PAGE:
Each search method produces a list of candidate events which are ranked in terms of their signal strength with respect to the detector's noise — a quantity called the "signal-to-noise-ratio" (SNR) — and their statistical significance, quantified by the false alarm rate (FAR), i.e. the rate at which one might expect such a candidate event to have occurred by chance, due simply to the noise characteristics of the detector data mimicking an actual gravitational-wave detection. By setting a FAR threshold of less than 1 per 30 days (about 12.2 per year) in at least one of the two matched-filter analysis algorithms, we restricted the list of candidate events and eliminated many candidate signals that are very likely to have been simply artefacts of the detector noise: within these candidates we found 11 events with a probability larger than 50% of having an astrophysical origin, rather than being instrumental noise. These candidates are labeled with the prefix 'GW' followed by the date of the detection (i.e. GW150914). The other candidates are considered as 'marginal' events, unlikely to be of astrophysical origin.
Having designed instruments to record everything including background vibrations or noise, the signal to noise ratio is critical.
In signal processing, a matched filter is obtained by correlating a known delayed signal, or template, with an unknown signal to detect the presence of the template in the unknown signal.
Their analysis will find their 'known' signal in this recorded noisy data.
They had to develop a 'list of candidate events' for a reference. Detected events not in the list were considered 'marginal.'
5. Ignore the more likely wave events at first.
I would have expected with so many binary stars in the universe some of them might merge, to provide more frequent events to detect.
Could the system detect Sirius merging with its smaller binary companion?
That none of the more likely events are reported is suspicious.
6. Stay positive
LIGO site mentions no failures before a success. They mention only equipment upgrades.
I would have expected an announcement of unexplained events first, because of simple reasons like they were too far away or the masses were too small for a measurable field change or the combination was not in their templates. Were there any other significant events? None are reported.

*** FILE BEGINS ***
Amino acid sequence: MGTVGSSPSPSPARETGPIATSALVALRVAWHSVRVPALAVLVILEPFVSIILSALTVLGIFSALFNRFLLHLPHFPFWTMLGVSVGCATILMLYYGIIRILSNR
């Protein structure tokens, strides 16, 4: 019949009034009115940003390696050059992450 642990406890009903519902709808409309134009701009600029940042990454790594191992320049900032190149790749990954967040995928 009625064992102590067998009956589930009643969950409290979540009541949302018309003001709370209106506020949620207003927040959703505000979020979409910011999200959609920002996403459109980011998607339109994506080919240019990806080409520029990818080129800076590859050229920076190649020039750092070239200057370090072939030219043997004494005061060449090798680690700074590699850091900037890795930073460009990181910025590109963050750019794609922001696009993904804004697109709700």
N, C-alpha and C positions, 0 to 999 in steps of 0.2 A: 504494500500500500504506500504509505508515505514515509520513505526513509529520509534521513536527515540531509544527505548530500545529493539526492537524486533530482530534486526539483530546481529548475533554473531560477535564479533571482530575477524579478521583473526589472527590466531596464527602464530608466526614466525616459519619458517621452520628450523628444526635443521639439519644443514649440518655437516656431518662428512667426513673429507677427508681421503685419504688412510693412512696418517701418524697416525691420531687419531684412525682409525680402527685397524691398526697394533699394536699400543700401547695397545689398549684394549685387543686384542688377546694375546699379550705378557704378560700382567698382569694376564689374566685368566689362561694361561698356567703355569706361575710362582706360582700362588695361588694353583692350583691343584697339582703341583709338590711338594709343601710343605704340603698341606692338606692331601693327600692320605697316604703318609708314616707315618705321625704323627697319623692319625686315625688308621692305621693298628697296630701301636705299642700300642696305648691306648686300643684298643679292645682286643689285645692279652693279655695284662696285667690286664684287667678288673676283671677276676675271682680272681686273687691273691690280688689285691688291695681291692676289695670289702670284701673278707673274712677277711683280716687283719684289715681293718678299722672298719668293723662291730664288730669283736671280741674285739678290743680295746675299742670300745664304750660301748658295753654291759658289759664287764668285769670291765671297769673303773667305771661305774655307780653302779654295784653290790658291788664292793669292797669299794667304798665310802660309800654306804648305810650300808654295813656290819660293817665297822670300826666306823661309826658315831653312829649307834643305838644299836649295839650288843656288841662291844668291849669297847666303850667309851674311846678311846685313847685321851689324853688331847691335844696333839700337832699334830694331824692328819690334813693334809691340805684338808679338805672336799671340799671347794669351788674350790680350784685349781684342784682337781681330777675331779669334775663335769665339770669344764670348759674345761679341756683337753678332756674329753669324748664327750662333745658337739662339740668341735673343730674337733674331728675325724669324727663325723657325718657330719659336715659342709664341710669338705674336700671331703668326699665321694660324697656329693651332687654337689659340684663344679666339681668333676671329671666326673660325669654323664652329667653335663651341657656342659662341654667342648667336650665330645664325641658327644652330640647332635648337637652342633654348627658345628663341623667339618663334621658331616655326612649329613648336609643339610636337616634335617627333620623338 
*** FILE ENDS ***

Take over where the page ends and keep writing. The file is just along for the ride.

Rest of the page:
7. Celebrate success.
The initial celebrated event detections involved proposed mergers with black holes and neutron stars, as described by a mathematical model to provide such a template.
Immediate success under these conditions should have been unlikely.
There have been no reports of events too faint or too unusual.
7a. Is this claim with a black hole even justifiable?
A black hole is mass compressed into a geometric point, a singularity where there is no volume to hold mass to exert a gravitational field. A neutron star is an invisible source of electromagnetic radiation. That oddity has an unknown mass.
This claimed merger scenario is preposterous.
7b. Even when ignoring the unlikely black hole event, I have no confidence in a design that requires noise in the recorded data.
I question whether they really could detect what they claim.
An alternative approach for detecting gravitational waves:
1. Define the event to detect.
2. Just before it occurs start recording.
3. Check that each detector in the system responded as predicted. If the system detected the predicted event this confirms the prediction.
4. Celebrate after other predictions are confirmed.
5. If the event was not detected then either a) the predicted event did not occur or b) the system failed to detect it.
If the reason is (a) try again for another prediction.
If the reason is (b) the system must be improved.
The obvious problem for such black hole merger events is they are probably rare or are not where we are looking. The universe is huge.
If the system looked for binary star mergers maybe that flare up could be observed before sampling.
this data sampling must be repeated many times to verify specific predictions with the instruments. The theory and its predictions must be repeatable.
Right after posting I added this comment [because my item 6 is misleading]:
I was not fair: 'Initial LIGO operations between 2002 and 2010 did not detect any gravitational waves.'